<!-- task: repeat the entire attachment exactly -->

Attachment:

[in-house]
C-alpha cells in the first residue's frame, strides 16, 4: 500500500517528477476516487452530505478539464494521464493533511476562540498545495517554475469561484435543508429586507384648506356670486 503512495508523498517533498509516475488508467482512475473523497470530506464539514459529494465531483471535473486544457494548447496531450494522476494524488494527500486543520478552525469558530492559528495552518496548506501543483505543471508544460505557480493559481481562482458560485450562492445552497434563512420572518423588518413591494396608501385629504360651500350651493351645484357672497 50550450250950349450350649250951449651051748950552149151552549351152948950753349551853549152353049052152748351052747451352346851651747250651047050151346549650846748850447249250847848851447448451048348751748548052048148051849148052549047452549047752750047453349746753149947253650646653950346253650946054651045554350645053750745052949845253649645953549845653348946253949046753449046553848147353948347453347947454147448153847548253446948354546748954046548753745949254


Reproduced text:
[in-house]
C-alpha cells in the first residue's frame, strides 16, 4: 500500500517528477476516487452530505478539464494521464493533511476562540498545495517554475469561484435543508429586507384648506356670486 503512495508523498517533498509516475488508467482512475473523497470530506464539514459529494465531483471535473486544457494548447496531450494522476494524488494527500486543520478552525469558530492559528495552518496548506501543483505543471508544460505557480493559481481562482458560485450562492445552497434563512420572518423588518413591494396608501385629504360651500350651493351645484357672497 50550450250950349450350649250951449651051748950552149151552549351152948950753349551853549152353049052152748351052747451352346851651747250651047050151346549650846748850447249250847848851447448451048348751748548052048148051849148052549047452549047752750047453349746753149947253650646653950346253650946054651045554350645053750745052949845253649645953549845653348946253949046753449046553848147353948347453347947454147448153847548253446948354546748954046548753745949254